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Helpful ReplyHot!Differences between ADC and ADCC

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Killerpiraat
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2020/06/04 04:17:28 (permalink)
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Differences between ADC and ADCC

Hello,
 
I just discovered that when i open the MCC in a project with the PIC16F18875 the ADC perhipheral is called ADCC.
WHen i open the MCC with the PIC16F17356 chip in the project the ADC is called ADC. They have different functions. So whats the difference between those and why can i not choose the ADCC with my PIC16F15356? I need the function ADCC_GetSingleConversion; and its only included in the ADCC.
 
 
#1
ric
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Re: Differences between ADC and ADCC 2020/06/04 04:28:53 (permalink)
+1 (1)
Killerpiraat
I just discovered that when i open the MCC in a project with the PIC16F18875 the ADC perhipheral is called ADCC.

That is what it's called in the PIC16F18875 datasheet.
(Or alternatively, "ADC²")
So, that's where you should be looking to see what the difference is.
 

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katela
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Re: Differences between ADC and ADCC 2020/06/04 04:28:56 (permalink) ☄ Helpfulby RodoPIC 2020/06/05 10:11:46
+1 (1)
Not all PIC have this feature, read your device datasheet to learn more.
ADCC: https://microchipdeveloper.com/8bit:adcc

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JPortici
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Re: Differences between ADC and ADCC 2020/06/04 04:30:32 (permalink)
+1 (1)
Take both datasheets and compare the ADC sections, the first paragraph should be enough to highlight the differences
 
If you need the function.. reimplement it! it's not rocket science..
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Killerpiraat
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Re: Differences between ADC and ADCC 2020/06/04 06:09:07 (permalink)
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Thank you! I was confused for a minute. I have another question but i dont want make another thread on this page.
 
If i apply a voltage to the ADC it makes steps of 64 instead of 1. Its a 10 bits ADC, so i expected it to go from 0 to 1023, but instead it goes to the roof because it makes steps of 64. 
 
I used the ADC perhiphal i mentioned earlier, but if i use the functions in there it takes steps of 64.
 
Can it be that the ADRESH << 8 should be changed to another number? (i am thinking this because if you shift 1 8 places to the right it gives 64. But if i make it 1 then weird things happen.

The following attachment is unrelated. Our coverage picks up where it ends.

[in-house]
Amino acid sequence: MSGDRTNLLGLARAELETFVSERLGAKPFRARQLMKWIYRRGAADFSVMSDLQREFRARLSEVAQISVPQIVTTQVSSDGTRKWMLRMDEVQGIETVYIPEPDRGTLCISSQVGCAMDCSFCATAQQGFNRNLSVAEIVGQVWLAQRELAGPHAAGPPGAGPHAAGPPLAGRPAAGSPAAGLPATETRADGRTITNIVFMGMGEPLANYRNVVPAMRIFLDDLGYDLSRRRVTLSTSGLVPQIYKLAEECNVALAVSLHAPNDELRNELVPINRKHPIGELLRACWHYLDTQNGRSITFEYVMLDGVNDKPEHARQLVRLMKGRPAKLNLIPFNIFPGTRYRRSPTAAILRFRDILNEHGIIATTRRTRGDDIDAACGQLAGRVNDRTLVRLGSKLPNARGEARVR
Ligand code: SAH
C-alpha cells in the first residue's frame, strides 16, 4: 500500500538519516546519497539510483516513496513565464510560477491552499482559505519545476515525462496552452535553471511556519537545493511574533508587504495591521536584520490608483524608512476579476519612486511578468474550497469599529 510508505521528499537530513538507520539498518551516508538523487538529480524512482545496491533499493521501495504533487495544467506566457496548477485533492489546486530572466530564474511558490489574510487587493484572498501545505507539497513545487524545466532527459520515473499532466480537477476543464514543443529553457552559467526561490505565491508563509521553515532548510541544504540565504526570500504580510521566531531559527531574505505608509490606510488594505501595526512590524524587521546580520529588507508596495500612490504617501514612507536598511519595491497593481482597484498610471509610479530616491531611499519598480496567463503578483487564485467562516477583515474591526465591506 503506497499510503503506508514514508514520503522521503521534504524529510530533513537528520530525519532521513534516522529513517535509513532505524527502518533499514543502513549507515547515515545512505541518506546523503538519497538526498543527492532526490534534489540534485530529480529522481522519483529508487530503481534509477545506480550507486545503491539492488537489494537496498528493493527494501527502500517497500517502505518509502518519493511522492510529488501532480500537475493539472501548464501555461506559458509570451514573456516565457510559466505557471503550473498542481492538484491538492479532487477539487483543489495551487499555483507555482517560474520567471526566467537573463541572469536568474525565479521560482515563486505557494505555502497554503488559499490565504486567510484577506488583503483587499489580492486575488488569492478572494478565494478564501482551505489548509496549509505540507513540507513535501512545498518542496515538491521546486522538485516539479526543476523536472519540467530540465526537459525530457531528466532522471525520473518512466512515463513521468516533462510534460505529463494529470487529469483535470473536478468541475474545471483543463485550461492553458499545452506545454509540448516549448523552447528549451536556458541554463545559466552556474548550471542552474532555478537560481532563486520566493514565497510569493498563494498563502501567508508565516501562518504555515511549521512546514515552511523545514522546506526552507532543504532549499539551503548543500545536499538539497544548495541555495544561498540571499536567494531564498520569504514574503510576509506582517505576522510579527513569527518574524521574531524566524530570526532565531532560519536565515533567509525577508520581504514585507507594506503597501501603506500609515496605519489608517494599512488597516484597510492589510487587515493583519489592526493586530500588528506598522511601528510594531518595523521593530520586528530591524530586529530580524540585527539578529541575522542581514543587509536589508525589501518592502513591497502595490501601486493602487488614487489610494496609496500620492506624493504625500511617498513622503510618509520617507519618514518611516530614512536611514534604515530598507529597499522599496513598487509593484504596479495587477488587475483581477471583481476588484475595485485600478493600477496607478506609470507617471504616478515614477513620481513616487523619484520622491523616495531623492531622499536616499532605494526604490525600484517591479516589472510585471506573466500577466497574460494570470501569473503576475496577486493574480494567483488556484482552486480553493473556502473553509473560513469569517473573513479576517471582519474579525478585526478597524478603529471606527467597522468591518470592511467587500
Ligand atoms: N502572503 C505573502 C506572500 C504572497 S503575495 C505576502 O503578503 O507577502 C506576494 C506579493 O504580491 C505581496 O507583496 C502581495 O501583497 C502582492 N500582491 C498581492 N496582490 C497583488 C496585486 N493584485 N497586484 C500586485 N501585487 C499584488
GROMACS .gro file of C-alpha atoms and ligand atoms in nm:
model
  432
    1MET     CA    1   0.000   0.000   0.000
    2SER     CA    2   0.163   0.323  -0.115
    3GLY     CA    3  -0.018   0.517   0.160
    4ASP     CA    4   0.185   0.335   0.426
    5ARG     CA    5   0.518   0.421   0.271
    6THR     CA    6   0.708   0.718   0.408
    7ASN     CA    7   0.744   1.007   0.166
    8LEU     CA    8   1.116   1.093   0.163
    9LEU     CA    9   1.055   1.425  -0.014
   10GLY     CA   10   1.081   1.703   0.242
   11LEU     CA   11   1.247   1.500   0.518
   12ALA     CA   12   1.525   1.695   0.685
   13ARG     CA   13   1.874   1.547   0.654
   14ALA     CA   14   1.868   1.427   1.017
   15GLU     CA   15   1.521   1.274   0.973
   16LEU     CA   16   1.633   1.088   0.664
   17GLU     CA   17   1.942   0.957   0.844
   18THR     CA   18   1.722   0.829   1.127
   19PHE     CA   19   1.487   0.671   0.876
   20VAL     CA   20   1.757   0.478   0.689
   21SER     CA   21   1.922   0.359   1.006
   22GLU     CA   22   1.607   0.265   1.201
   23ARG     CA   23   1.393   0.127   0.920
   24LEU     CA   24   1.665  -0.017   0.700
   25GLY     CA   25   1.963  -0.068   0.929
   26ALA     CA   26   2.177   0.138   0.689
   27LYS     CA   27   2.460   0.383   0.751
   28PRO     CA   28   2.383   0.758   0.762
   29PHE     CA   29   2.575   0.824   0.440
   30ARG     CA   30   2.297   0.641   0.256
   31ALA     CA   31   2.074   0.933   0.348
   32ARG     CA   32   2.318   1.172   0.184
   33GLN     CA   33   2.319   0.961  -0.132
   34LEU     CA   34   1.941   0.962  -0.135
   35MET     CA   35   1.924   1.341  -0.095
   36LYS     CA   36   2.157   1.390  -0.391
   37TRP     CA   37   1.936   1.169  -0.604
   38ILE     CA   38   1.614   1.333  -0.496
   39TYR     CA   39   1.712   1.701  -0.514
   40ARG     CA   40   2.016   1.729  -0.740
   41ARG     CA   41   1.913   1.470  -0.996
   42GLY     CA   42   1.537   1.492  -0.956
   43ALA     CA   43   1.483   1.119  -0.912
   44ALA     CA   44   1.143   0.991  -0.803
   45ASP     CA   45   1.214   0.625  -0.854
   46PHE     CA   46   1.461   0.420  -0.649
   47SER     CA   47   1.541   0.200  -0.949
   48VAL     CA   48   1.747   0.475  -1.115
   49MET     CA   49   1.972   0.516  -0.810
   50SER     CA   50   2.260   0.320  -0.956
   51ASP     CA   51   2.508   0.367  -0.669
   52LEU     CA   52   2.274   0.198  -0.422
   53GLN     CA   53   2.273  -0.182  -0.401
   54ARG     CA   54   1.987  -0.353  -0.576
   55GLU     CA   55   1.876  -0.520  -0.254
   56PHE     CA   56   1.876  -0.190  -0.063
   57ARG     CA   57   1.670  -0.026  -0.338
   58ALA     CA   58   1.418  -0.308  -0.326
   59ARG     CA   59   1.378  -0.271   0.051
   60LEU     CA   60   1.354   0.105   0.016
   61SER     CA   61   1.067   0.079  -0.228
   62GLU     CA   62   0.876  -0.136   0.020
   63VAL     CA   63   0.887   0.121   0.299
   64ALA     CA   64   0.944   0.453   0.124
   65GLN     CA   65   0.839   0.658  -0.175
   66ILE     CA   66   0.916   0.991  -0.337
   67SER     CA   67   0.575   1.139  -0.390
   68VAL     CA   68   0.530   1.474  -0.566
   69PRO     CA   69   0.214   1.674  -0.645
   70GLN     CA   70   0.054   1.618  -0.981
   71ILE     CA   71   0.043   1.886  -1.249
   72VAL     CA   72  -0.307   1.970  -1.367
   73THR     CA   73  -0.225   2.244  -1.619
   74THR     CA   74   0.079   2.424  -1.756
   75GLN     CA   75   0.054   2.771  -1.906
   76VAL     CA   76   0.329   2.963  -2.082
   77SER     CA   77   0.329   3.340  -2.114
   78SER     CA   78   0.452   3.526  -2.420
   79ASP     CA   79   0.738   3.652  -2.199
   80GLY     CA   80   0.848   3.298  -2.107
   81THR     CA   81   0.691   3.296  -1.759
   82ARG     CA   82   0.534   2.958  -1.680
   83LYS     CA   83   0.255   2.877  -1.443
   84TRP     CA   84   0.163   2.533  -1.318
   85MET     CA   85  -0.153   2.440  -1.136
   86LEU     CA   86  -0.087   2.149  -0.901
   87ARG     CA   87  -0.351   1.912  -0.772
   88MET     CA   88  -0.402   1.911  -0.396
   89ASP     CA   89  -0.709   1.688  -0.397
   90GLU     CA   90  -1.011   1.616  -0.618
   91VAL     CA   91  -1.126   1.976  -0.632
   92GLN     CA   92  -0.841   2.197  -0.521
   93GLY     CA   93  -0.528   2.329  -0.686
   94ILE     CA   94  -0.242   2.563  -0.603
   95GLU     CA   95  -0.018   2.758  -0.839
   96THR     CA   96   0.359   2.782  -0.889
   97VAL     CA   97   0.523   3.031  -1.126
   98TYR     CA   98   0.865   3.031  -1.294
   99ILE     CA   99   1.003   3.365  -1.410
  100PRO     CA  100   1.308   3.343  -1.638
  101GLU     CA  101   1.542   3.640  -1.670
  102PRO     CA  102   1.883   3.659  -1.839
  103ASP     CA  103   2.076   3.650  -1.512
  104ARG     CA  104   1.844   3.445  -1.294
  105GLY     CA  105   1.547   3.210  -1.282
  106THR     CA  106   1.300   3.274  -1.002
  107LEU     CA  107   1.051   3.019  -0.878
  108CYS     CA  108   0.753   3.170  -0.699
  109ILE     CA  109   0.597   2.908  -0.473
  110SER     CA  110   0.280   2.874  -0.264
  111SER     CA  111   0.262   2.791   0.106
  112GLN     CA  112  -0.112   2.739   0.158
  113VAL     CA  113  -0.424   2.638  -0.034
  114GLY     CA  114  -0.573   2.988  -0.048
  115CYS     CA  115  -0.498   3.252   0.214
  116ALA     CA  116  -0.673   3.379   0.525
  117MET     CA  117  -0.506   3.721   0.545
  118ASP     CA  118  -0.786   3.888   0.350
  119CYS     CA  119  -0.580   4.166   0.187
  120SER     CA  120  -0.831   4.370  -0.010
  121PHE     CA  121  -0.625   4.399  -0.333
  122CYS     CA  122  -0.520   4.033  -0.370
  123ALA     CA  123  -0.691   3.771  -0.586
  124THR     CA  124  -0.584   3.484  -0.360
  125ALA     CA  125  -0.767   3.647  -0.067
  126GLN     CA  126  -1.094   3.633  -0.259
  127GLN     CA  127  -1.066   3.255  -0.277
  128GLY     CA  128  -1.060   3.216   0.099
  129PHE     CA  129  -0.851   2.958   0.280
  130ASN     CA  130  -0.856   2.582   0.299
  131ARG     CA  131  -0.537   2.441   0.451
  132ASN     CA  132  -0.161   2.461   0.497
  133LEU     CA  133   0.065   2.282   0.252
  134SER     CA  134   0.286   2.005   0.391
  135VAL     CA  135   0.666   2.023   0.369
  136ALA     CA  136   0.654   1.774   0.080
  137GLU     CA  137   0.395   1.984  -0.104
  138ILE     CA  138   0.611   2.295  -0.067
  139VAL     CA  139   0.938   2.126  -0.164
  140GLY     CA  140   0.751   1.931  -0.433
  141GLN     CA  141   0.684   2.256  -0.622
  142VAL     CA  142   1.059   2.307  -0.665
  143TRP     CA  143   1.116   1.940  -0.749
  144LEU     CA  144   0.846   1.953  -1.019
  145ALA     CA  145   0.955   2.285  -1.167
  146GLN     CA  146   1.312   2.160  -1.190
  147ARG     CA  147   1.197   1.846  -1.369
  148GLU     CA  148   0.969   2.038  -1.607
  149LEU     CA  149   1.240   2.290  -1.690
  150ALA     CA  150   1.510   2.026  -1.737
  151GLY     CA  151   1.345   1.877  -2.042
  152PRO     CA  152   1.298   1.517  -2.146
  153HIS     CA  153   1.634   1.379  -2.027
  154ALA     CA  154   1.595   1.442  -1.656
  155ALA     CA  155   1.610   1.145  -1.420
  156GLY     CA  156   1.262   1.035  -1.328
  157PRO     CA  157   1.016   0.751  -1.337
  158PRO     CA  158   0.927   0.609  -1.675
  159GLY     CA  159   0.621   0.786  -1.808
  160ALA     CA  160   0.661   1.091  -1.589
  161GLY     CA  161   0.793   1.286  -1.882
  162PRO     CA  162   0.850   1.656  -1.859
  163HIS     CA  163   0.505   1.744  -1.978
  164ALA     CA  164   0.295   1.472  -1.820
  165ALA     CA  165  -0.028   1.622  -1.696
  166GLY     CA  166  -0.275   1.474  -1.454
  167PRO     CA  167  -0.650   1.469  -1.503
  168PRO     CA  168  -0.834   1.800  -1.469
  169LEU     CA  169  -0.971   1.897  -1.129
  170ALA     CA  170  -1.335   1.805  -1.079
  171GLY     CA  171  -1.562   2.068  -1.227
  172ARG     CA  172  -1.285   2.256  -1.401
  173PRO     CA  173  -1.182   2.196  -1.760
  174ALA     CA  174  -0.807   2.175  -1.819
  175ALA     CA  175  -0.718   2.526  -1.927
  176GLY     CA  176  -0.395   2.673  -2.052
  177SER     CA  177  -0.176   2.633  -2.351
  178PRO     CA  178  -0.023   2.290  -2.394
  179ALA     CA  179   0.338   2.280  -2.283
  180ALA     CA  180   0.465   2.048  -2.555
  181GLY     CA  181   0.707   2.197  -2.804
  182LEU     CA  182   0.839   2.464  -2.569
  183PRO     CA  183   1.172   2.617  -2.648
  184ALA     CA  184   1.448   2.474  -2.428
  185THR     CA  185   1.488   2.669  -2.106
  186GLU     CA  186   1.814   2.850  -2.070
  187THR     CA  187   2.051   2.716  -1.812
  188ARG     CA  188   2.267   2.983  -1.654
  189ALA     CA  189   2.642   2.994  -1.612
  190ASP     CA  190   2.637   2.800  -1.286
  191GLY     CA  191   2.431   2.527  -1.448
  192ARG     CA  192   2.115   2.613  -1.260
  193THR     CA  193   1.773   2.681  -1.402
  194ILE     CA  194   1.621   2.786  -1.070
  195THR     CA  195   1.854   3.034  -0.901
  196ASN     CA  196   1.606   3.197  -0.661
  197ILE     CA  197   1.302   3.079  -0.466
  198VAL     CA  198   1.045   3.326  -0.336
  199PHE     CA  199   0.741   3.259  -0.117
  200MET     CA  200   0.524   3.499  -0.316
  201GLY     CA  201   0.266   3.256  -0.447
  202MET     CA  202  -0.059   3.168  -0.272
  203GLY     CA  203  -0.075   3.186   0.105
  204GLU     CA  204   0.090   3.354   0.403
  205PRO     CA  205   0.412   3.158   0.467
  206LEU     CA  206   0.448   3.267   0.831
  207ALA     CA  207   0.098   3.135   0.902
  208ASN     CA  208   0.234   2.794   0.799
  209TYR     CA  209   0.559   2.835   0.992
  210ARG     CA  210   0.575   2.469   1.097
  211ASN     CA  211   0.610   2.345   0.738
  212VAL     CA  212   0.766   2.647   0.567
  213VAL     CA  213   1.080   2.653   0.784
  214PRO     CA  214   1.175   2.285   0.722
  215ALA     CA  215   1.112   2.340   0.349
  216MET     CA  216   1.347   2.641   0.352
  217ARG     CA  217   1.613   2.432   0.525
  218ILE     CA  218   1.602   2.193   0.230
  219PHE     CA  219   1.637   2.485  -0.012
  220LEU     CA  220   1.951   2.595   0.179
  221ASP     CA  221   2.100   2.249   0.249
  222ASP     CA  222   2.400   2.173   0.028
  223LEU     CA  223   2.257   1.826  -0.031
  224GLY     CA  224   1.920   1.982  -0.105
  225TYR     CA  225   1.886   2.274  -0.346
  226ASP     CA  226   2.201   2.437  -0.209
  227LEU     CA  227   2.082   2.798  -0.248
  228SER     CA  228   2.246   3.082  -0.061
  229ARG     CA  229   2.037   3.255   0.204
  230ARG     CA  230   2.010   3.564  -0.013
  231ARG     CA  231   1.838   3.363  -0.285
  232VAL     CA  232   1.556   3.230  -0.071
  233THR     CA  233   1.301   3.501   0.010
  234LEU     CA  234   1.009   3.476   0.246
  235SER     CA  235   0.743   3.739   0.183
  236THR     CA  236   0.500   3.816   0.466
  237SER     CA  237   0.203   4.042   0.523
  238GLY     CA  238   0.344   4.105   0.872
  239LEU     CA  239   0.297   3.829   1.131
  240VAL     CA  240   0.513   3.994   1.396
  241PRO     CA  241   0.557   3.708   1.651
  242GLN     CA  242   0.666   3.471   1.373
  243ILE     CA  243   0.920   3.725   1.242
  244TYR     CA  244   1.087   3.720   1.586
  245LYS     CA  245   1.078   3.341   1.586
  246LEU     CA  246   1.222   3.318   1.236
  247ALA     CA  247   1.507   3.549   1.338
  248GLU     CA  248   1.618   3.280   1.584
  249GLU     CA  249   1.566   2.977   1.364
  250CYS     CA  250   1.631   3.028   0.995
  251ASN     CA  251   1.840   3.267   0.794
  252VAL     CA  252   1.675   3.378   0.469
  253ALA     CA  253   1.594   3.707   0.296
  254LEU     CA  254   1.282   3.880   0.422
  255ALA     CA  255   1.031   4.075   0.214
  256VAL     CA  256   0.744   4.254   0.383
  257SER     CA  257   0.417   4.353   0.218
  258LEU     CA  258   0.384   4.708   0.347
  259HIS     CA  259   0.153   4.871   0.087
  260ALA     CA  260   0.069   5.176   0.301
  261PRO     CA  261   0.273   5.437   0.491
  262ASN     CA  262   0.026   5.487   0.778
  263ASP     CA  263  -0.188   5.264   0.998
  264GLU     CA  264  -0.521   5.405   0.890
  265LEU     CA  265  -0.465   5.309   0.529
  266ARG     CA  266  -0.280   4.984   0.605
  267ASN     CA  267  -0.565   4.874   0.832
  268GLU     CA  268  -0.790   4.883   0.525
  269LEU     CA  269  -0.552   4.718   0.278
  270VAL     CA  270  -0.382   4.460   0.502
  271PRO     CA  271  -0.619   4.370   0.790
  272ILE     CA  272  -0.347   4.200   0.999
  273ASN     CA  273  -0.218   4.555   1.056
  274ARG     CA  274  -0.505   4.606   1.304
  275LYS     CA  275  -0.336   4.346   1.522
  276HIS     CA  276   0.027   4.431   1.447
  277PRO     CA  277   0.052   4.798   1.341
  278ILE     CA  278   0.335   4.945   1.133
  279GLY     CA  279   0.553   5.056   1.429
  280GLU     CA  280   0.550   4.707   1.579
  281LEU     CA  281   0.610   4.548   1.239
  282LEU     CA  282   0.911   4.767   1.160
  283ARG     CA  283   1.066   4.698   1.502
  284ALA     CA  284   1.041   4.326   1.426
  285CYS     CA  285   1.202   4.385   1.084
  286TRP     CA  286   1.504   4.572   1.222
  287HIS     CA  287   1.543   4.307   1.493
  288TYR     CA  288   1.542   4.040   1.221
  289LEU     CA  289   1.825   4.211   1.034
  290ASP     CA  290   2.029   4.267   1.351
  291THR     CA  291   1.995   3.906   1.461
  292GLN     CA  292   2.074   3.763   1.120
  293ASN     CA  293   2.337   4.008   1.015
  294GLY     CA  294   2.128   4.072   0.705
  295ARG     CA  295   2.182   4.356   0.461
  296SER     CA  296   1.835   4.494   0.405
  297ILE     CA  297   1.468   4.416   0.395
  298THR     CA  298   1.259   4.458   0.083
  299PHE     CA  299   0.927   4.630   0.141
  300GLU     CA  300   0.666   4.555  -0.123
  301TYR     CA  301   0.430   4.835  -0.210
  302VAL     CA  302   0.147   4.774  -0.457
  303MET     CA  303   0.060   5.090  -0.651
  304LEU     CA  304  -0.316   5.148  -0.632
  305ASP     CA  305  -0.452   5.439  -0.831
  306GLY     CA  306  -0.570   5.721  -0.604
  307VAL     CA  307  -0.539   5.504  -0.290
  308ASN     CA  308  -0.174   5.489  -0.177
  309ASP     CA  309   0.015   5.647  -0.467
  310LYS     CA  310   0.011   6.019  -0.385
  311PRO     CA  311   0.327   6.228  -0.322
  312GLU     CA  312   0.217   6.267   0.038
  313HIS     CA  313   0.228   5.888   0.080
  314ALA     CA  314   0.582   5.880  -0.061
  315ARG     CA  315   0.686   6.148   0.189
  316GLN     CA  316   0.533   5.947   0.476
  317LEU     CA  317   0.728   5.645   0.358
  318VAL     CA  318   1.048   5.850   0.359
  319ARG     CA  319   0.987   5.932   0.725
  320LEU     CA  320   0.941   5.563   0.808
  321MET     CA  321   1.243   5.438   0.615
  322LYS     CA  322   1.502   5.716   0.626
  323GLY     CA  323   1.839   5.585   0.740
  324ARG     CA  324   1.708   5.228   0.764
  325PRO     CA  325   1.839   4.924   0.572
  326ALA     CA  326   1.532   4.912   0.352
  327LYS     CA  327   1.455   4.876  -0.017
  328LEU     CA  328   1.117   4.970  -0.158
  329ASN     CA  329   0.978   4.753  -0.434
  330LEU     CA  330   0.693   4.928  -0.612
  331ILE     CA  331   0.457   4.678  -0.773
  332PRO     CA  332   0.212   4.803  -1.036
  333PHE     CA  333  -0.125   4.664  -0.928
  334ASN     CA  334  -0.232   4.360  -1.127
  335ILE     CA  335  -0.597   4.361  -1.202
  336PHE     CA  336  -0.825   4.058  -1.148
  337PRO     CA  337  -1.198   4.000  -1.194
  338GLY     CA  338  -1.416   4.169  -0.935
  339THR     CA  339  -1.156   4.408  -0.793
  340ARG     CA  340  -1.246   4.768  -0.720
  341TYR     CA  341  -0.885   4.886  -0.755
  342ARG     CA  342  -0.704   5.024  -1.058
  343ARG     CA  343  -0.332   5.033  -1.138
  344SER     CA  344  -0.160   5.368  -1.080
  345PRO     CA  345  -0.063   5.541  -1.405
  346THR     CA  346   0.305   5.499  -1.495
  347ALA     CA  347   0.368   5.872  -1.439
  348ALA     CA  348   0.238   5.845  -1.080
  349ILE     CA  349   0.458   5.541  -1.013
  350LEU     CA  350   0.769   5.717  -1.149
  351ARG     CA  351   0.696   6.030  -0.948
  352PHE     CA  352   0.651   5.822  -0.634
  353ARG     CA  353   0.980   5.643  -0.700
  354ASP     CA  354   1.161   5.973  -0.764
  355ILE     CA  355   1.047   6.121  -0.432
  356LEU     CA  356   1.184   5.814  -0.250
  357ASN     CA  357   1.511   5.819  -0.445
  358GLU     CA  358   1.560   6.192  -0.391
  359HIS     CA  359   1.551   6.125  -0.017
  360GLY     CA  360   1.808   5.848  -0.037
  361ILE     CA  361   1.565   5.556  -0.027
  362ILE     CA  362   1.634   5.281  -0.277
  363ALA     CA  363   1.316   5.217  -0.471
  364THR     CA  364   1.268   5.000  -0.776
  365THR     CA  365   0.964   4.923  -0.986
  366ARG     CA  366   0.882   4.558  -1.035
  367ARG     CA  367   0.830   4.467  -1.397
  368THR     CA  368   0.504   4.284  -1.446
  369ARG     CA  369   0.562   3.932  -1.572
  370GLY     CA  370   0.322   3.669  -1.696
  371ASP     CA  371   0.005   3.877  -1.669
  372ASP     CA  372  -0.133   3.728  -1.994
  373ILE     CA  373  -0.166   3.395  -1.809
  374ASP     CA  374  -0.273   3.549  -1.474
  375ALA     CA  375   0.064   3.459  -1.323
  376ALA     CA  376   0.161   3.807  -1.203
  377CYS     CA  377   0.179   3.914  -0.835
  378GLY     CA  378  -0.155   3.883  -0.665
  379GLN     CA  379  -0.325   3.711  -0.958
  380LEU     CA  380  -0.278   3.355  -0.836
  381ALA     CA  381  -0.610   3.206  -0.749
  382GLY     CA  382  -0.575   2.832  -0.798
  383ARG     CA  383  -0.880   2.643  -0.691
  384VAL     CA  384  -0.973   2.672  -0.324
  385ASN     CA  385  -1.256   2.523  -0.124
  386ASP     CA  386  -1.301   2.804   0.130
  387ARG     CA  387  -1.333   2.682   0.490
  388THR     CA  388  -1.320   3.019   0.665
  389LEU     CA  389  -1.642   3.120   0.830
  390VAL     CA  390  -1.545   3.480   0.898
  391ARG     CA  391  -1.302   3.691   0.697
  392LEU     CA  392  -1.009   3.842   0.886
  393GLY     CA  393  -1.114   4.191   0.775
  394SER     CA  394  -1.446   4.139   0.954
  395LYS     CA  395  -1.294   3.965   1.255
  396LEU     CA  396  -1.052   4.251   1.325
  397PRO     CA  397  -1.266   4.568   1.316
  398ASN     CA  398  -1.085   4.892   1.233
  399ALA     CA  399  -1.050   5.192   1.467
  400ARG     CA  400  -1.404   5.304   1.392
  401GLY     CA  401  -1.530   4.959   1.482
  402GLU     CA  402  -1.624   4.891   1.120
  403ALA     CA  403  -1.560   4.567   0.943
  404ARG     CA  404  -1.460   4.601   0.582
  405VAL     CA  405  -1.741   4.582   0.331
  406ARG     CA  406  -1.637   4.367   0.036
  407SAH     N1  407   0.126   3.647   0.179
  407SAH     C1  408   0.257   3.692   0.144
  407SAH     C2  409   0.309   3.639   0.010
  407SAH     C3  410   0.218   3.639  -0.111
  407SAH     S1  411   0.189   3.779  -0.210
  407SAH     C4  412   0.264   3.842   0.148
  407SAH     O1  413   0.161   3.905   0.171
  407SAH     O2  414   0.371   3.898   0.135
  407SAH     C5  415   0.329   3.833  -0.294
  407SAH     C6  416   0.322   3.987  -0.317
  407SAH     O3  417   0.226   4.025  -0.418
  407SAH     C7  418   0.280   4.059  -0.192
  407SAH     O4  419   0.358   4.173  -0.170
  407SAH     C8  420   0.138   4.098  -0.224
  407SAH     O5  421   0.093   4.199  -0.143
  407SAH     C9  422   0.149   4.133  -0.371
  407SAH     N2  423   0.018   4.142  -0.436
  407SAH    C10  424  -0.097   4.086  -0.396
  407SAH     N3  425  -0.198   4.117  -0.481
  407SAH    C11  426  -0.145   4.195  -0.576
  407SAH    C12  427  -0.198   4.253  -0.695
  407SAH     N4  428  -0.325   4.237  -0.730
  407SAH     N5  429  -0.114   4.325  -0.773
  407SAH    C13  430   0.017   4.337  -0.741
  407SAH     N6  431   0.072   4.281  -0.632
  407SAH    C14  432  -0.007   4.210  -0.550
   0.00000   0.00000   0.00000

post edited by Killerpiraat - 2020/06/04 06:17:17

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Killerpiraat
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Re: Differences between ADC and ADCC 2020/06/04 06:17:39 (permalink)
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[DELETED]. Sorry this post was accidental
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nigelwright7557
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Re: Differences between ADC and ADCC 2020/06/04 07:00:40 (permalink)
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Can it be that the ADRESH << 8 should be changed to another number? (i am thinking this because if you shift 1 8 places to the right it gives 64. But if i make it 1 then weird things happen.
 

 
Shift 8 bits left is like multiplying by 256.
ADRESH << 8 +ADRESL is correct unless precedence is wrong ?
Try (ADRES<<8)+ADRESL
 
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Killerpiraat
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Re: Differences between ADC and ADCC 2020/06/04 07:17:30 (permalink)
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nigelwright7557
Can it be that the ADRESH << 8 should be changed to another number? (i am thinking this because if you shift 1 8 places to the right it gives 64. But if i make it 1 then weird things happen.

 
Shift 8 bits left is like multiplying by 256.
ADRESH << 8 +ADRESL is correct unless precedence is wrong ?
Try (ADRES<<8)+ADRESL
 




Thanks for your reply. It is already written in that way.
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mpgmike
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Re: Differences between ADC and ADCC 2020/06/04 07:44:22 (permalink)
+2 (2)
Check your justification alignment.  If Left justified, you might get that 64-step result.  If Right aligned, you should get the correct result.

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ric
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Re: Differences between ADC and ADCC 2020/06/04 19:07:11 (permalink)
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+1, sounds like the ADC in in "left justified" mode.
It's just a control bit change to use "right justified" mode.
 
 

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JPortici
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Re: Differences between ADC and ADCC 2020/06/04 22:44:39 (permalink)
+2 (2)
Side note: in many newer parts the include file defines both the "H" and "L" of a register, such as ADRESH and ADRESL (unsigned char) and a third, wihout sufix that define the whole word, such as ADRES (unsigned short).
If it's defined you can just
return ADRES;

it will produce the same code, obviously, but it looks cleaner IMHO
#11
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